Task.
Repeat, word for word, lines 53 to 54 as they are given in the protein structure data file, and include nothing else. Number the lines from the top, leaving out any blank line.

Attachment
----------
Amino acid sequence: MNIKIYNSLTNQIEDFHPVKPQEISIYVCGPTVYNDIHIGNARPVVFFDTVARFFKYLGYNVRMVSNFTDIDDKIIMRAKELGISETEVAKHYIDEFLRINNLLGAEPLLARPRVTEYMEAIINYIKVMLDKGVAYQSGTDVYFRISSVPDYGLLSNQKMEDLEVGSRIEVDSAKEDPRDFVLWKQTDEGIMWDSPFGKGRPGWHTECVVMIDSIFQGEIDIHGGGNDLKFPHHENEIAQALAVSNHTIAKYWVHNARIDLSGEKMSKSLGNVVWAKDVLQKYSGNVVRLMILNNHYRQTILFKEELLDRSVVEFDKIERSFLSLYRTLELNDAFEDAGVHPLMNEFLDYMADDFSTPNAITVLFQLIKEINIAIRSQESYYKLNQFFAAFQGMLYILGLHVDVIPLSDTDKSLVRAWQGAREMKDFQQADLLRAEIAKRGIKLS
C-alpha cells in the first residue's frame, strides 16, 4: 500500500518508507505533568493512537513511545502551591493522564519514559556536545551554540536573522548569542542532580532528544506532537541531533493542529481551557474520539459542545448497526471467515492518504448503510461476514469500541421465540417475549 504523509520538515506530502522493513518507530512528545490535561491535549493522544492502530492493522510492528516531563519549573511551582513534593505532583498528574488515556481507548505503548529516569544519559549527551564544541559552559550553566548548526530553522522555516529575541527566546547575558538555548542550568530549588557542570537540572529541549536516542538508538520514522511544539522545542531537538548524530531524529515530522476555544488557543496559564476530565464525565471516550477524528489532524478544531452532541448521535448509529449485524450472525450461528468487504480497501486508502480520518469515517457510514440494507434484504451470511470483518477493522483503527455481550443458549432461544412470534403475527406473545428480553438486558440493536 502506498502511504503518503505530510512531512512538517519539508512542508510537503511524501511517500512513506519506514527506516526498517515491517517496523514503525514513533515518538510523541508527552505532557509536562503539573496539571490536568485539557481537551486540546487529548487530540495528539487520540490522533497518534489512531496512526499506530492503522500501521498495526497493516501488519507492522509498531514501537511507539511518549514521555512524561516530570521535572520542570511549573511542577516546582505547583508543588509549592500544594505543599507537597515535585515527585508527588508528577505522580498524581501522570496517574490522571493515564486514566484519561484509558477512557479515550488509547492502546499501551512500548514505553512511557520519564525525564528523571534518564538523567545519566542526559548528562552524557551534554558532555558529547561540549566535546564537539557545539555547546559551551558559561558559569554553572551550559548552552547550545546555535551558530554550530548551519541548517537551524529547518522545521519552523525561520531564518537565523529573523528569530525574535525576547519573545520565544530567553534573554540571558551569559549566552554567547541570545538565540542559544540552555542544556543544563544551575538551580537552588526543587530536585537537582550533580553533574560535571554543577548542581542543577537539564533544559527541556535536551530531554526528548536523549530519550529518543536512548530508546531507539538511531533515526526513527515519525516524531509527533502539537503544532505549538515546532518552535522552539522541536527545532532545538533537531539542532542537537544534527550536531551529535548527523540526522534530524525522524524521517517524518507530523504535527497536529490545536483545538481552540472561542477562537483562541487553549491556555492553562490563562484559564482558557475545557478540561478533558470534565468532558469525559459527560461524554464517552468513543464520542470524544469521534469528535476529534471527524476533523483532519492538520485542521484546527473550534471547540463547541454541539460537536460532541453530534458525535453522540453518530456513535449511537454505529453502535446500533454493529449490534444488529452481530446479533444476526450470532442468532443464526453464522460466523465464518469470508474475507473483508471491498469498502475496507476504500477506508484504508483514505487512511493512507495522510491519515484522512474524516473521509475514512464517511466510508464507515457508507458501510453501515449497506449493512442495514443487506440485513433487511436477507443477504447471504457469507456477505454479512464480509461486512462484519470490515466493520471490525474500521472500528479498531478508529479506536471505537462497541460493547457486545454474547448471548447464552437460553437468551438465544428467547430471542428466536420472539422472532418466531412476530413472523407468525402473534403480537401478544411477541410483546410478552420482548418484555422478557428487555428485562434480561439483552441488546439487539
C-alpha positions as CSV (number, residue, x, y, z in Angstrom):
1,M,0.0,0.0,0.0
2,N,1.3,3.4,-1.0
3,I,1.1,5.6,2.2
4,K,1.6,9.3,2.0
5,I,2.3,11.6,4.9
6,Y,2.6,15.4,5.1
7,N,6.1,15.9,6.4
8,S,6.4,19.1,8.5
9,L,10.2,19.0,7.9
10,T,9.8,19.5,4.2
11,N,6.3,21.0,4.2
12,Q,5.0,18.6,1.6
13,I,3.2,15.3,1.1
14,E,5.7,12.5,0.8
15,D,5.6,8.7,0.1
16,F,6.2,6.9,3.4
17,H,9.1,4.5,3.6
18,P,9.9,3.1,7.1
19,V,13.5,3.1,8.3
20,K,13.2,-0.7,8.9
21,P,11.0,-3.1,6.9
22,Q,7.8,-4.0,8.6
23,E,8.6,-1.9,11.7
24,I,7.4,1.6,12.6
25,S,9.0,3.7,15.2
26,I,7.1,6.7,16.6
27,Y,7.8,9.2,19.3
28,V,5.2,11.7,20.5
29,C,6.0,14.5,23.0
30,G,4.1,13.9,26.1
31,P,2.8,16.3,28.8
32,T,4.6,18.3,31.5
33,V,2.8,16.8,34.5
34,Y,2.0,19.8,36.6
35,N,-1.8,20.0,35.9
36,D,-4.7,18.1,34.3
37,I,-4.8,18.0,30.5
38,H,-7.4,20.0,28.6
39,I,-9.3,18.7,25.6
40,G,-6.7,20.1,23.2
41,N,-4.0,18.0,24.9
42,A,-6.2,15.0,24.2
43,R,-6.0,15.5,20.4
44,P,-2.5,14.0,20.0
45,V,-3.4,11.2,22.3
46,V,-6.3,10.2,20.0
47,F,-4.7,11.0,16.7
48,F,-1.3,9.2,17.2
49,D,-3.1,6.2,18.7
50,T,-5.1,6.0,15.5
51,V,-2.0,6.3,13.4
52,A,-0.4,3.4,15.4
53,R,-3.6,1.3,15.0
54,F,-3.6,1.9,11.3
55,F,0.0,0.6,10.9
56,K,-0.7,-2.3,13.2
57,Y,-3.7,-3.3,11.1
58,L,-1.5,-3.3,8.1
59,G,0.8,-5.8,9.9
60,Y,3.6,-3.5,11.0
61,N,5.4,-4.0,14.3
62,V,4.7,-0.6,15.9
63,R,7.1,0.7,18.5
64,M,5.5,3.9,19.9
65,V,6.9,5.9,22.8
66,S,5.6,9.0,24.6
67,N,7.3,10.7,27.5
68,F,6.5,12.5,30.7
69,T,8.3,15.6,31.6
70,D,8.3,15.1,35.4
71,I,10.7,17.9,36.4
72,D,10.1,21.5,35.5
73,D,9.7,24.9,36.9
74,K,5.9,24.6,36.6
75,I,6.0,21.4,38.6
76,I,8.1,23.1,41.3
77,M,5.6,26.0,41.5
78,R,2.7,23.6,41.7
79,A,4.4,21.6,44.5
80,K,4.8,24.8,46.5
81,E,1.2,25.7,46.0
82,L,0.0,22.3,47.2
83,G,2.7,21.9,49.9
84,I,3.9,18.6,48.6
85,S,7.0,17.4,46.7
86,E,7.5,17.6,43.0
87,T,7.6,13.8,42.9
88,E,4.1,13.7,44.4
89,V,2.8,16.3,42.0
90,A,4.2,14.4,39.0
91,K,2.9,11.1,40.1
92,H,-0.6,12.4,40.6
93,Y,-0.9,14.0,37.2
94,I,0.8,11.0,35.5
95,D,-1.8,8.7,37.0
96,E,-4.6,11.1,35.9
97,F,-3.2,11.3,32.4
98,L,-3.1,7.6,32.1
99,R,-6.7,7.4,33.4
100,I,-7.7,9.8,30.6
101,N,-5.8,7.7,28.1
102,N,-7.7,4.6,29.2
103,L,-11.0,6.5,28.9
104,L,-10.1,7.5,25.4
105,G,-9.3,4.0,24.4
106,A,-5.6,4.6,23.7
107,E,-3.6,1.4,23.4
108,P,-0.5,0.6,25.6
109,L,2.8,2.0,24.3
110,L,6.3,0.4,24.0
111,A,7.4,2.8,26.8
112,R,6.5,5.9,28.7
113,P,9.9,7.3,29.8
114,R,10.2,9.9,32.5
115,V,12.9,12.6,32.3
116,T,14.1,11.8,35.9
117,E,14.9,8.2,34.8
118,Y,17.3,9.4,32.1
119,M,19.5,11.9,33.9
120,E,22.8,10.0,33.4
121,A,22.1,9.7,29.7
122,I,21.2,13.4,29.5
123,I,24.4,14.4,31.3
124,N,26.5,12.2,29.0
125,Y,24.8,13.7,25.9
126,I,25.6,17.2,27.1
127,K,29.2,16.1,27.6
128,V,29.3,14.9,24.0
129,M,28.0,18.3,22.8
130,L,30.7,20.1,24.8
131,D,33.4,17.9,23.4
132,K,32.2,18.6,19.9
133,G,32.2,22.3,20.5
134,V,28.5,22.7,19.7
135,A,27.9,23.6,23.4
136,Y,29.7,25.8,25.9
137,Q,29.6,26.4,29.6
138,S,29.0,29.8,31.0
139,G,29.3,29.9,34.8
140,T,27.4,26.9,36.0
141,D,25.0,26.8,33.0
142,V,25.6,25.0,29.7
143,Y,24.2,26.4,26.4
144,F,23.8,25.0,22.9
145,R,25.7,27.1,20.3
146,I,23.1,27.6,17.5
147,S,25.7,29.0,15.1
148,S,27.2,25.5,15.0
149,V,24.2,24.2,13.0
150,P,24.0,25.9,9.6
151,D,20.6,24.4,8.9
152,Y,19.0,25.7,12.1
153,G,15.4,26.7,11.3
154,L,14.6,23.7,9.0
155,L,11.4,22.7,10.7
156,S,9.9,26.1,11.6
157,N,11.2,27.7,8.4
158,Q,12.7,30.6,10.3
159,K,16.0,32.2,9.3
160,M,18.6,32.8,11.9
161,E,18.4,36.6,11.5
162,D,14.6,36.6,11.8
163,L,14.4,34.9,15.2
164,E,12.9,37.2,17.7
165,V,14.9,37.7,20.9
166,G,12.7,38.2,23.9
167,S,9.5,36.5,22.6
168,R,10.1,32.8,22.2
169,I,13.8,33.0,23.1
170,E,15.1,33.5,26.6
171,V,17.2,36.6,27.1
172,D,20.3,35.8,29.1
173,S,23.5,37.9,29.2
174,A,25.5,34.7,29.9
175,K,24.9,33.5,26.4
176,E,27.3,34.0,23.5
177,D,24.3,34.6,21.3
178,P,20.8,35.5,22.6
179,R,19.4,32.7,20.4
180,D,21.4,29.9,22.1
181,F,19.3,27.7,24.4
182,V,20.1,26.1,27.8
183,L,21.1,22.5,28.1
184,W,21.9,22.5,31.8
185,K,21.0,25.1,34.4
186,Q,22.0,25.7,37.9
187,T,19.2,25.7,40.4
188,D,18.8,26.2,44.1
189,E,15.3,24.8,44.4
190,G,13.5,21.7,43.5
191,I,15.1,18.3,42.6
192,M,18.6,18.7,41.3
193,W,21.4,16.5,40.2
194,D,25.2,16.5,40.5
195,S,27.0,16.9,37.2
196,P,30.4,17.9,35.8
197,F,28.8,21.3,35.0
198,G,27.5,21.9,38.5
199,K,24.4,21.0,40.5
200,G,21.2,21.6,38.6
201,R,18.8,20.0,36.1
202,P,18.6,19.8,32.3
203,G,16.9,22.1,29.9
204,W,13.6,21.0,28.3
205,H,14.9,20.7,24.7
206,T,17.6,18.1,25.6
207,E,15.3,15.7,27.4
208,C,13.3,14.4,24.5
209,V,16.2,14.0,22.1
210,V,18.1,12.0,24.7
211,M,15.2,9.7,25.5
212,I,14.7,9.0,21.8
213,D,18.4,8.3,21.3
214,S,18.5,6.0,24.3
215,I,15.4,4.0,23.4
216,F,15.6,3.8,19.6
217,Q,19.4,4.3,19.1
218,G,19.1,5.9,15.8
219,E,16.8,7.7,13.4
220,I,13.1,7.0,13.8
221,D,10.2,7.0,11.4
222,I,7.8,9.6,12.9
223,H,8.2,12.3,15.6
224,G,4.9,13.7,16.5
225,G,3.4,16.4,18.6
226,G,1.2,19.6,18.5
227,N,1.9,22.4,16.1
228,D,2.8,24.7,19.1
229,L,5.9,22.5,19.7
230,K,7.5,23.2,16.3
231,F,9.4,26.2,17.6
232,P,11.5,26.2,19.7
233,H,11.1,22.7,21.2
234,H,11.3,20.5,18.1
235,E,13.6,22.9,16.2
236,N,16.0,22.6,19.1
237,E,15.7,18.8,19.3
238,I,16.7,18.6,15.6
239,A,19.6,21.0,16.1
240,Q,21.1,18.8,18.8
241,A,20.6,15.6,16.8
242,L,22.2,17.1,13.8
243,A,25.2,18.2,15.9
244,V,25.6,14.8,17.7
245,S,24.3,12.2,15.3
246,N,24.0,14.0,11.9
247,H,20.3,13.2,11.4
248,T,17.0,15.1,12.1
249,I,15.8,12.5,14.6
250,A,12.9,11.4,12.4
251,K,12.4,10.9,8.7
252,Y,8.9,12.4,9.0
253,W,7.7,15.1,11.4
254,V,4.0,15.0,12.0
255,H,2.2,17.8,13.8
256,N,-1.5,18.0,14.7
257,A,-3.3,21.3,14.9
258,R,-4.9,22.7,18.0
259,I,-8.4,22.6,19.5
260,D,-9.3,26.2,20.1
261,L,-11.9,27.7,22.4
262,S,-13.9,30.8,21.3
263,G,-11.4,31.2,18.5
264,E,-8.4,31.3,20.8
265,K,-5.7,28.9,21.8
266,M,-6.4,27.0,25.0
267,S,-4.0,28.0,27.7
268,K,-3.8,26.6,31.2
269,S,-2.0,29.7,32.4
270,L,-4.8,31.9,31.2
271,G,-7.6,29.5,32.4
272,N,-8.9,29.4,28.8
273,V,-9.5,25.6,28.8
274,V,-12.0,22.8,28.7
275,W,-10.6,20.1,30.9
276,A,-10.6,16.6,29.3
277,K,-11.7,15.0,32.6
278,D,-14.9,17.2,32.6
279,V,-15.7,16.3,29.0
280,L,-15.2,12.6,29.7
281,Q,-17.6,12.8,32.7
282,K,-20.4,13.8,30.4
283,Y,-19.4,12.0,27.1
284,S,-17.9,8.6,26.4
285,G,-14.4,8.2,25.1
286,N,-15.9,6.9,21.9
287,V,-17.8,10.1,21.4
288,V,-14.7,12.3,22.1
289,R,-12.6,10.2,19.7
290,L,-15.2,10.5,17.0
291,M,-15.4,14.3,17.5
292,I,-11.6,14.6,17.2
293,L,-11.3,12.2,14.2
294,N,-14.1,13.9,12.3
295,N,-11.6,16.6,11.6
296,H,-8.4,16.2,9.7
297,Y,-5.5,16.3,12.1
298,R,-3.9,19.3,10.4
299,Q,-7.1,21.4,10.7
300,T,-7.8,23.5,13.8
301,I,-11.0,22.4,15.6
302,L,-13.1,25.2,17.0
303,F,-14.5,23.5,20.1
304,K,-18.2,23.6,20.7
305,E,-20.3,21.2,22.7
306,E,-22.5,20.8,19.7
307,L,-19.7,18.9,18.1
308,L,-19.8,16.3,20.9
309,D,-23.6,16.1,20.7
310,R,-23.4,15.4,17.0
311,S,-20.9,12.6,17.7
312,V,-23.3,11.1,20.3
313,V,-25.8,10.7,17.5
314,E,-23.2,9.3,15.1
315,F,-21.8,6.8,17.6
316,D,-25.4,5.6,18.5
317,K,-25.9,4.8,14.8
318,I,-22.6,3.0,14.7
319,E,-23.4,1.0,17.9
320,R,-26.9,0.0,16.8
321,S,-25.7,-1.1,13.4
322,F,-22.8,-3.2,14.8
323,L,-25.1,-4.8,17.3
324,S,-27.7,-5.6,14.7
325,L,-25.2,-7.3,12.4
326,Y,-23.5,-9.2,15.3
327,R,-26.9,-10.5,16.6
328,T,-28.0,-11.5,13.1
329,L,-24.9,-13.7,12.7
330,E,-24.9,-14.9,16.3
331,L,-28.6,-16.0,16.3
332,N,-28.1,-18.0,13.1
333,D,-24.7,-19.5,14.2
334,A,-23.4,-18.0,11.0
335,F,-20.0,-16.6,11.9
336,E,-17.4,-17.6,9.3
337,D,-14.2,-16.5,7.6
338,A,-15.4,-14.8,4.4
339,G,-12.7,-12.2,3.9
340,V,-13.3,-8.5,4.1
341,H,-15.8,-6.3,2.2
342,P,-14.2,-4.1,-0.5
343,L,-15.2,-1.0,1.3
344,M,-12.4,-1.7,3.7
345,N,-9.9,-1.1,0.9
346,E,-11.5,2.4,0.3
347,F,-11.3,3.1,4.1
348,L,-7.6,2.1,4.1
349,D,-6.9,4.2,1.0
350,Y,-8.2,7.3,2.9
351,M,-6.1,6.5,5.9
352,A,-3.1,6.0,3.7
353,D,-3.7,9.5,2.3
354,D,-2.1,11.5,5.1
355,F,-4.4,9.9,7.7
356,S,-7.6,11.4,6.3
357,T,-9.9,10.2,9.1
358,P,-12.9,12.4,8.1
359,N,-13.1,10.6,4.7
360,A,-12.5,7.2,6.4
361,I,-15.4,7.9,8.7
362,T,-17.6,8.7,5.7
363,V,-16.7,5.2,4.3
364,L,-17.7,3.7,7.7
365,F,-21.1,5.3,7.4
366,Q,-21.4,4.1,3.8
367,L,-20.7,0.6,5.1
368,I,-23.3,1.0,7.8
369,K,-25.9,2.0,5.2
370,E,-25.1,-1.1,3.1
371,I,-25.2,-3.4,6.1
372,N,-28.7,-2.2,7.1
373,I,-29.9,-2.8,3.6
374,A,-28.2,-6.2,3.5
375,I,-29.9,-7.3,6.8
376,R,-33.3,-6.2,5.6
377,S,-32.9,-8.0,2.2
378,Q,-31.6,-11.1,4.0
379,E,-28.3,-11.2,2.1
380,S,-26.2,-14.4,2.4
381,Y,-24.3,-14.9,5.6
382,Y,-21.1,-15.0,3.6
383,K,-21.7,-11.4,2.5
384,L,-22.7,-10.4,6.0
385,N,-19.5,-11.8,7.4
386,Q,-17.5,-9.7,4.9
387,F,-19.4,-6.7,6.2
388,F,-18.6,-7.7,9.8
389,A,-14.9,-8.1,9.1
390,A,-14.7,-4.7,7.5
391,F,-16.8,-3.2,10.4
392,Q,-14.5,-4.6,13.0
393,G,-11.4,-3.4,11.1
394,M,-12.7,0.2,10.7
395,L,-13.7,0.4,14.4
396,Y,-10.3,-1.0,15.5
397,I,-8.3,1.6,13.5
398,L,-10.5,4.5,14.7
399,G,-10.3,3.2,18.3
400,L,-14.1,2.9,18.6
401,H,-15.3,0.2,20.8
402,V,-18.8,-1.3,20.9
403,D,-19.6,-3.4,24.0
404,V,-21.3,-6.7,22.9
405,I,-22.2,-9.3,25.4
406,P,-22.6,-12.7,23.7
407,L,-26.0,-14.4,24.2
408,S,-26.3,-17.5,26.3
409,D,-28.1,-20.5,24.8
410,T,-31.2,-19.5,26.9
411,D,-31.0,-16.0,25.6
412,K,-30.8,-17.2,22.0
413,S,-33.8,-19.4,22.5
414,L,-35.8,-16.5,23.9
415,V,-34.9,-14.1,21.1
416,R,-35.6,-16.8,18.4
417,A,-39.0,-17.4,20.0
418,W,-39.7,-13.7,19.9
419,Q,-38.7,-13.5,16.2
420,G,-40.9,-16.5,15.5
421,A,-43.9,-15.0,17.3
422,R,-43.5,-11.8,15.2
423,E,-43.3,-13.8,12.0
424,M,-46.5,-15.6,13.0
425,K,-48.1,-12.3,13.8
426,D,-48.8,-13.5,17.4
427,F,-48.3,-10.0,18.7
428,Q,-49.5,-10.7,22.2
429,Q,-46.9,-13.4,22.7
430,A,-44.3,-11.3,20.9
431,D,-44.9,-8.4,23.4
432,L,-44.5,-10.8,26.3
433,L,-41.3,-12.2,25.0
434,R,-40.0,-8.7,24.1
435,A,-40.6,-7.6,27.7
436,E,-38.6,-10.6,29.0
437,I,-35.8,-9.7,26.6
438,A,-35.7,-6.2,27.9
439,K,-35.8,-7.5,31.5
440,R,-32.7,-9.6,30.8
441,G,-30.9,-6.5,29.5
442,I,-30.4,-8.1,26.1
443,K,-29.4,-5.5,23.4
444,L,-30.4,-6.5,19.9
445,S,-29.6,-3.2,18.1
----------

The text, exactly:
50,T,-5.1,6.0,15.5
51,V,-2.0,6.3,13.4